“If I can stop one heart from breaking, I shall not live in vain; If I can ease one life the aching, Or cool one pain, Or help one fainting robin Into it’s nest again, I shall not live in vain.”
Masters Study – Van Gogh Portrait of Joseph Roulin
2.5″ x 3.5″ Gouache on Art Spectrum Colourfix
This is my third Van Gogh study. The other two are here and here. The original Van Gogh painting is here.
Looking back at these, reminds me that I should do more. The other Masters that I studied on ATCs are John James Audubon, Edgar Degas, Edward Hopper, Emile Bernard, Fernando Puiqaudeau, George Seurat, Pablo Picasso, Paul Cezanne, and Paul Gauguin. Can you imagine?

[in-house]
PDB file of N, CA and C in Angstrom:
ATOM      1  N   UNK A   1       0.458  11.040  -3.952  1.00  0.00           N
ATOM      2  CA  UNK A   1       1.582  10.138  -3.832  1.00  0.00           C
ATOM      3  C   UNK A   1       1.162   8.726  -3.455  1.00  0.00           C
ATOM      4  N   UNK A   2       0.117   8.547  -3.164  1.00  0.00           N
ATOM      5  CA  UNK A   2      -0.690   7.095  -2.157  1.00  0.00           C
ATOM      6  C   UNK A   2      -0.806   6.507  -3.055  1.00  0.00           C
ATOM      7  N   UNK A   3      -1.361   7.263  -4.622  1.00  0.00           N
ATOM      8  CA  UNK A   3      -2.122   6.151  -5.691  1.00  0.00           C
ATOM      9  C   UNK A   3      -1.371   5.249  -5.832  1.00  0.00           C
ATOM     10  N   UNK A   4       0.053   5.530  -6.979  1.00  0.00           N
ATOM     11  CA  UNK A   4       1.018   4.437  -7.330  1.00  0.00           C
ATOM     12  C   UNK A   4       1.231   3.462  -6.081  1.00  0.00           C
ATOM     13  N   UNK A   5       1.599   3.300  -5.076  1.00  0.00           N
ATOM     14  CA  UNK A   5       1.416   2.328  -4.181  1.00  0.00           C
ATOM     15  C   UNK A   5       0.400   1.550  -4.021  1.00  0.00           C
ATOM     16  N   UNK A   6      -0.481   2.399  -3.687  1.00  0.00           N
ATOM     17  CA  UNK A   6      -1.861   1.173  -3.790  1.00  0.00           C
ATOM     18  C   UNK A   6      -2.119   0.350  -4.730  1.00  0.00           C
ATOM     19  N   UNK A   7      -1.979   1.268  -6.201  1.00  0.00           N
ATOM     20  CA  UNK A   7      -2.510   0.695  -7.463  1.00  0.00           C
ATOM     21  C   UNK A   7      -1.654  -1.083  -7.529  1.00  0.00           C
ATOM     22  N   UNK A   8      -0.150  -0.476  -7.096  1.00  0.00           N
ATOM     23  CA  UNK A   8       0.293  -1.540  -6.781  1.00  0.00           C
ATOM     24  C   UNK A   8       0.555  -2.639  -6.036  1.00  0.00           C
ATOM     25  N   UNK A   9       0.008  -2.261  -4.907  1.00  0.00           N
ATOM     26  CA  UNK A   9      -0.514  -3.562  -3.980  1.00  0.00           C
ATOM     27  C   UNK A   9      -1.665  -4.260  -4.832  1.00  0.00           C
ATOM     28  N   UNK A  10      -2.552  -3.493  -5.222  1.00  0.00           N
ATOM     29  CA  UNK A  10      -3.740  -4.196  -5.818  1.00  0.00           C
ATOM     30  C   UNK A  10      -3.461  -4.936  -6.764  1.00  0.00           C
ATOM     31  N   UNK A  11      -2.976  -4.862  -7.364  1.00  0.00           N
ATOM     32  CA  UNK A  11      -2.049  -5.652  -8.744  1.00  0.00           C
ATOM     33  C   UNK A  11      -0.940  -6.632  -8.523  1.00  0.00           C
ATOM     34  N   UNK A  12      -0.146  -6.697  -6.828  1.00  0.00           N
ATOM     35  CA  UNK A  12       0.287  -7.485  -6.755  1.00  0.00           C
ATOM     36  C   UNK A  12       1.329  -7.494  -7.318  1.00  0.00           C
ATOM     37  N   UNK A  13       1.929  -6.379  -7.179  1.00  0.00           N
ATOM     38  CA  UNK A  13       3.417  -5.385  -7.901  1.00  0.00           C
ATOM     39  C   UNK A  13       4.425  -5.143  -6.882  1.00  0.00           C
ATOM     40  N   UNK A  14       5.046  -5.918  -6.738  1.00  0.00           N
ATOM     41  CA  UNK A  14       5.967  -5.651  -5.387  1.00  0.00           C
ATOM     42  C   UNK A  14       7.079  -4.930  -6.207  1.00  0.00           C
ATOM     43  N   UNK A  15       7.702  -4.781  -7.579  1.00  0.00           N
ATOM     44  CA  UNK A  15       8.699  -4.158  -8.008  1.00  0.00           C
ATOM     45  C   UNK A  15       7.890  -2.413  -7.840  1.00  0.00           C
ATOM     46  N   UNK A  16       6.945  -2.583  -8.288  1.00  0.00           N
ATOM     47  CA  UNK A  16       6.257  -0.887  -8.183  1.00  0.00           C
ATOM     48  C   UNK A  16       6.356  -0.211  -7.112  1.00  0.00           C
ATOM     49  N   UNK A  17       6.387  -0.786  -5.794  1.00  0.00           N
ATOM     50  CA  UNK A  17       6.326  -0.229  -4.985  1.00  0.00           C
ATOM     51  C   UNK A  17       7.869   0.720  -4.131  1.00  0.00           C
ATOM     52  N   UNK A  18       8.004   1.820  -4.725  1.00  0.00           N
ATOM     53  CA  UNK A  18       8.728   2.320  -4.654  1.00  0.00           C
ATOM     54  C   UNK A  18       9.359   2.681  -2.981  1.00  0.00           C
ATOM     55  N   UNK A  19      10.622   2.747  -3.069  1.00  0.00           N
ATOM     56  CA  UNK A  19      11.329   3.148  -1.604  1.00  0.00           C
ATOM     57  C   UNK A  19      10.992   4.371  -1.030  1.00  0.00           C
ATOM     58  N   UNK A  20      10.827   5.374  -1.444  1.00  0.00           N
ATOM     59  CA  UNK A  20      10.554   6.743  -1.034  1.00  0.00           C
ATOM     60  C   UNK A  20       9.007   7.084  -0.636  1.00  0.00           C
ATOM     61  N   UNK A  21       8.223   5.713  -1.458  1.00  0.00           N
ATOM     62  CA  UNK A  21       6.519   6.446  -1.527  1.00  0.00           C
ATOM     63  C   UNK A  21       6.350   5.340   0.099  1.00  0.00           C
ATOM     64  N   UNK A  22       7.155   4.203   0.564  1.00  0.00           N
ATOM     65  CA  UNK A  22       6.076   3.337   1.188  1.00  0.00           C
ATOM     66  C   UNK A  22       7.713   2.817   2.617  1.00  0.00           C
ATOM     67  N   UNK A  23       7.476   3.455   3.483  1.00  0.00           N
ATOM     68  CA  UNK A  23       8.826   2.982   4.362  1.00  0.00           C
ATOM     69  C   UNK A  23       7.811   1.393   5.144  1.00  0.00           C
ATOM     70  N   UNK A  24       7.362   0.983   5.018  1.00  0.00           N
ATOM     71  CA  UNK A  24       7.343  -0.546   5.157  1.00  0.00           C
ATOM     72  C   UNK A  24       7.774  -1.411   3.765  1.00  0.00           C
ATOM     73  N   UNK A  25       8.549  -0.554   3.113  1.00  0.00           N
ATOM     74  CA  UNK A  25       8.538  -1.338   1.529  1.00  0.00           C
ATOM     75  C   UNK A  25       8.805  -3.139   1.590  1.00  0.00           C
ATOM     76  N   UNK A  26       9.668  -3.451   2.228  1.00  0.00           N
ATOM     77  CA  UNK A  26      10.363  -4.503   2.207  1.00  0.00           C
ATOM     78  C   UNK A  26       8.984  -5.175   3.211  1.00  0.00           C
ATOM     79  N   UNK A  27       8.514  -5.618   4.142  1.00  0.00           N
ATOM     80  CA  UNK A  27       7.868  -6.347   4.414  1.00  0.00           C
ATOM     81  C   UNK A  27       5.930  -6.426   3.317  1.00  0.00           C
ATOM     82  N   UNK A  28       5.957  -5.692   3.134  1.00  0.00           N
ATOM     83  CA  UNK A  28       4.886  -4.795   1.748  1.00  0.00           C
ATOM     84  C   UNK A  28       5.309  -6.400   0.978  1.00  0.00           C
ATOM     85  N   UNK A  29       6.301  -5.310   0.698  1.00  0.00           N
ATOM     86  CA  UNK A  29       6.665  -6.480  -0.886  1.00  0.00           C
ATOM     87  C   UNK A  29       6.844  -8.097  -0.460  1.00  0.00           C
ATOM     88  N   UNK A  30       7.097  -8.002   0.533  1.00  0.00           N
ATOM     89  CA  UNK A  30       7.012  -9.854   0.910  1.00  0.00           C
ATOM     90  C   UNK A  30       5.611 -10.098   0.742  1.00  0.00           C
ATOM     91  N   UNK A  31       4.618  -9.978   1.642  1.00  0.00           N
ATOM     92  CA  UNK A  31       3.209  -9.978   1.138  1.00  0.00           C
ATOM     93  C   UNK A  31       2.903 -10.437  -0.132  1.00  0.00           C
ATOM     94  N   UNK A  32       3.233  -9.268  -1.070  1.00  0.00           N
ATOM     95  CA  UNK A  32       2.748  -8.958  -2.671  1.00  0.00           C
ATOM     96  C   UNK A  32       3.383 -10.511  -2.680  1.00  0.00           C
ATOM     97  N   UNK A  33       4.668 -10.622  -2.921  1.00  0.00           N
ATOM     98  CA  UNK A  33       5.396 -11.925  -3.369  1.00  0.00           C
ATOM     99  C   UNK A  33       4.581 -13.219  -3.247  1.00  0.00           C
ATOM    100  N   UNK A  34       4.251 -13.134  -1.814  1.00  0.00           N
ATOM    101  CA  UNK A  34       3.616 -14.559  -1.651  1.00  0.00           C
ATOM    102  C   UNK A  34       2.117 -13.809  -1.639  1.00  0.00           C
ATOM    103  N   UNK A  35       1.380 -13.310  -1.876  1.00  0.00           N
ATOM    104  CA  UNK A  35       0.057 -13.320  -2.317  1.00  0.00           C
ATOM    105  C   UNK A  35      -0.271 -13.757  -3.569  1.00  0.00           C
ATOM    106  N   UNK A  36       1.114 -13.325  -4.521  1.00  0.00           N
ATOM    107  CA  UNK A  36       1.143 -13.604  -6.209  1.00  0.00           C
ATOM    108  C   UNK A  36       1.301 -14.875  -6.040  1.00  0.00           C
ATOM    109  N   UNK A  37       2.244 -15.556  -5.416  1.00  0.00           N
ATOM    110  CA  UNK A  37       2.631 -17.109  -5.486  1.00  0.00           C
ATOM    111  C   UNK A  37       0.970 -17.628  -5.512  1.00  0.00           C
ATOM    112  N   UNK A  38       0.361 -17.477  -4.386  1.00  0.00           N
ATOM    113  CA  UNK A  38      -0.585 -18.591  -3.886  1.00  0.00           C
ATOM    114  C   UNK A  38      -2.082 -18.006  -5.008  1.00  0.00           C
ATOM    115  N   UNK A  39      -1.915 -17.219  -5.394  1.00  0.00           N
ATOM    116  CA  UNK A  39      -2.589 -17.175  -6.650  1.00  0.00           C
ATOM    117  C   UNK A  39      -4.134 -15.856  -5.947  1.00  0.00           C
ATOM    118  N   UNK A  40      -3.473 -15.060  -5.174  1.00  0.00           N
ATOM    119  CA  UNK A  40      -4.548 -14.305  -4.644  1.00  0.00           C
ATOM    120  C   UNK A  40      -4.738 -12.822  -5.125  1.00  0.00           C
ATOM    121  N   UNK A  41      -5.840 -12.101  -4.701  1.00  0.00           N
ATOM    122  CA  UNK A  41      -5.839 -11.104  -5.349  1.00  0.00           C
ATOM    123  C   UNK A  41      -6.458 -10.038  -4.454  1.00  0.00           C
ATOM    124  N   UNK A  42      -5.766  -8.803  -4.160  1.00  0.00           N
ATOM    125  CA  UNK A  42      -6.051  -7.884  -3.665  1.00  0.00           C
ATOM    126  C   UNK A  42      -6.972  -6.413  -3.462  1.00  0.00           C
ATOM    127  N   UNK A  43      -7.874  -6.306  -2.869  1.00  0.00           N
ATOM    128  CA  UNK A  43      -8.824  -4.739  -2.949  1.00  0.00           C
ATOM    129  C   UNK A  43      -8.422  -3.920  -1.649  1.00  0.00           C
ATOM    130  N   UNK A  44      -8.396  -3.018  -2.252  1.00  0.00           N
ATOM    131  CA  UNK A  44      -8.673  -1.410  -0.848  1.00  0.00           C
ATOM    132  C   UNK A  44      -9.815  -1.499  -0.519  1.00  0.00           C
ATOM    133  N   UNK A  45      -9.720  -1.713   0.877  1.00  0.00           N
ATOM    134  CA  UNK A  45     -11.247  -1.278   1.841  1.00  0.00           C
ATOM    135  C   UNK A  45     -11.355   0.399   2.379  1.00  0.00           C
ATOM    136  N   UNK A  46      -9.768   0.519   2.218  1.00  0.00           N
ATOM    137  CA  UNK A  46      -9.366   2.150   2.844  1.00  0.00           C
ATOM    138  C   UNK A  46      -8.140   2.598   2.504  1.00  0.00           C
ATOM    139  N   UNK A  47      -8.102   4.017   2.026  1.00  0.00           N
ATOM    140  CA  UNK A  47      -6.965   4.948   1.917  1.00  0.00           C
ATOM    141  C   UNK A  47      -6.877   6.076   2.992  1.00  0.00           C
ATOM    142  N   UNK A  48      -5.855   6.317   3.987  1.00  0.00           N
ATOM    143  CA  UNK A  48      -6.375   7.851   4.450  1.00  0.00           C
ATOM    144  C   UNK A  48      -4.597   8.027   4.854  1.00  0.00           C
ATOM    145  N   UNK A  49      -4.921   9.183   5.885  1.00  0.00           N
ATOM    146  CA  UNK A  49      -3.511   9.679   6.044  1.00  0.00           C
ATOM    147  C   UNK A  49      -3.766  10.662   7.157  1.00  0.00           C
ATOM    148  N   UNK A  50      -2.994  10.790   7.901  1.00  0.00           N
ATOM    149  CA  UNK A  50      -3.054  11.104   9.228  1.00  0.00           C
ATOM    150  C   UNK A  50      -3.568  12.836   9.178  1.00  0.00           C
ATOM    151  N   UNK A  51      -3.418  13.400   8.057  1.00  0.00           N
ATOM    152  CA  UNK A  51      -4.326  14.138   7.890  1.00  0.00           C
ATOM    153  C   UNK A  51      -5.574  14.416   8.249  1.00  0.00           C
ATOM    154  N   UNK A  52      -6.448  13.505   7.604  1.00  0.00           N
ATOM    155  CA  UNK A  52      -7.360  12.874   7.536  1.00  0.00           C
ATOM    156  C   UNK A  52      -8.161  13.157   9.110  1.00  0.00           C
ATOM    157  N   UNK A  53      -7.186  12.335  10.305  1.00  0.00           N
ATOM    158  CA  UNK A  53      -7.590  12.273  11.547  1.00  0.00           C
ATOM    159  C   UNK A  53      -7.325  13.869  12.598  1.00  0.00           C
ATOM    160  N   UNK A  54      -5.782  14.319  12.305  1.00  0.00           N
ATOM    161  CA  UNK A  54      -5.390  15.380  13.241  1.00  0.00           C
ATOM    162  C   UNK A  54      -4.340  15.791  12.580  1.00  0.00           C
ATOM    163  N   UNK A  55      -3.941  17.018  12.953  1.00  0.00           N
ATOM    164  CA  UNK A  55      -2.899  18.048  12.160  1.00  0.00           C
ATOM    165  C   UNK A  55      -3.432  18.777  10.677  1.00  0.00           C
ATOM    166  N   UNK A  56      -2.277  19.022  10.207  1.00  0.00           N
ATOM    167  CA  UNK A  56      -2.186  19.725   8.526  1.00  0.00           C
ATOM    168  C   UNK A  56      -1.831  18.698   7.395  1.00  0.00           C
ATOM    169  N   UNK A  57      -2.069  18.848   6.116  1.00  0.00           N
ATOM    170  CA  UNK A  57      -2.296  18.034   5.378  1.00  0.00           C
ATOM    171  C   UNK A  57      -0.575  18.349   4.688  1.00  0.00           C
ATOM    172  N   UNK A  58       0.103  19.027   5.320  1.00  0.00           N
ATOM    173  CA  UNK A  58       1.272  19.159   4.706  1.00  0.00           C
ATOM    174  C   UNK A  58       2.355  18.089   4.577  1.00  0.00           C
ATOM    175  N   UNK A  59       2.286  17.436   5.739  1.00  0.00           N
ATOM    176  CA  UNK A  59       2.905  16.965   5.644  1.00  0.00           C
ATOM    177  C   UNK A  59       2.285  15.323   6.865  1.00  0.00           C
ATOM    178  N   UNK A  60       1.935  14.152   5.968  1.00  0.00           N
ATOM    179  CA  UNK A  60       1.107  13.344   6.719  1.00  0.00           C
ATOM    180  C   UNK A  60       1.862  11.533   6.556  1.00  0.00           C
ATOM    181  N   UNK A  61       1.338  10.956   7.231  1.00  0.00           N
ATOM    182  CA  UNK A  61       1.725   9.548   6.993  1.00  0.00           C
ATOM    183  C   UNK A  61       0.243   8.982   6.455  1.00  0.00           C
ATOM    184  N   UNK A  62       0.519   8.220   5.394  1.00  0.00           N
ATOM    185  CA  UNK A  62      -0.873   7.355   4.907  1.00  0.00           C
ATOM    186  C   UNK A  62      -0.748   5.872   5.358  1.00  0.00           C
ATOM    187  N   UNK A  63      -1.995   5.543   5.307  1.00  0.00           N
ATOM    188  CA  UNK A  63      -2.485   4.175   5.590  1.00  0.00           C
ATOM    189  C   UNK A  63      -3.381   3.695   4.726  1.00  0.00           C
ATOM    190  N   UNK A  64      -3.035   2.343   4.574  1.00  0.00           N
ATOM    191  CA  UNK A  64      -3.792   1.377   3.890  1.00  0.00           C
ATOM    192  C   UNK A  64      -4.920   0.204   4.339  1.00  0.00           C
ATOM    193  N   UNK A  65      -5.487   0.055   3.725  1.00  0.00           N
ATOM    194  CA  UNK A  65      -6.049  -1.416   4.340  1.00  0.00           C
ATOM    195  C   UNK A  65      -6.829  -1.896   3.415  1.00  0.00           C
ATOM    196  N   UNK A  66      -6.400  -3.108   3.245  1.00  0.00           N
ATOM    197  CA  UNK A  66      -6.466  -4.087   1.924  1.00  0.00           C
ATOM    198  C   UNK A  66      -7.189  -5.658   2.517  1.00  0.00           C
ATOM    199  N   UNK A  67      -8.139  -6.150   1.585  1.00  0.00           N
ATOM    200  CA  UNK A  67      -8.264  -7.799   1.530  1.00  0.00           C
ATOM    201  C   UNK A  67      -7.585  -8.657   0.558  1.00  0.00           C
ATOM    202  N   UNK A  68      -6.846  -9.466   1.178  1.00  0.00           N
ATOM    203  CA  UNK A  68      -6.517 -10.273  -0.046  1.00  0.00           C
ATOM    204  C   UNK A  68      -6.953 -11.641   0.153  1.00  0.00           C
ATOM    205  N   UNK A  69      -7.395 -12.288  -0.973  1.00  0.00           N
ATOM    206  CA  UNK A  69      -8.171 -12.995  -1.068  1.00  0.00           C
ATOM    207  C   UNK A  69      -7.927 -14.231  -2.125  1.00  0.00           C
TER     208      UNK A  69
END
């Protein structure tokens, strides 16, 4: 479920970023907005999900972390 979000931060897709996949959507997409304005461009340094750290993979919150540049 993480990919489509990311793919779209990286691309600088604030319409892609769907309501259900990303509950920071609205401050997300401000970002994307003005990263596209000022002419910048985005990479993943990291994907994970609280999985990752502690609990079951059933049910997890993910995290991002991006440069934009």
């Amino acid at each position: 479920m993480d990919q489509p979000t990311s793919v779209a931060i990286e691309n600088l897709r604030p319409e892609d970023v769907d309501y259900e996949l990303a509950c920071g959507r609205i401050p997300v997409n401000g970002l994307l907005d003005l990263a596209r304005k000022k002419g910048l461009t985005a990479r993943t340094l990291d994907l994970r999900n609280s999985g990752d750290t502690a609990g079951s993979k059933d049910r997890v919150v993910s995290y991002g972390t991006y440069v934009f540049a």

Emily Dickinson was born in Amherst, Massachusetts, in 1830. She attended Mount Holyoke Female Seminary in South Hadley, but severe homesickness led her to return home after one year. Throughout her life, she seldom left her house and visitors were scarce. The people with whom she did come in contact, however, had an enormous impact on her thoughts and poetry. She was particularly stirred by the Reverend Charles Wadsworth, whom she met on a trip to Philadelphia. He left for the West Coast shortly after a visit to her home in 1860, and some critics believe his departure gave rise to the heartsick flow of verse from Dickinson in the years that followed. While it is certain that he was an important figure in her life, it is not certain that this was in the capacity of romantic love—she called him “my closest earthly friend.” Other possibilities for the unrequited love in Dickinson’s poems include Otis P. Lord, a Massachusetts Supreme Court Judge, and Samuel Bowles, editor of the Springfield Republican. More on Emily Dickinson here.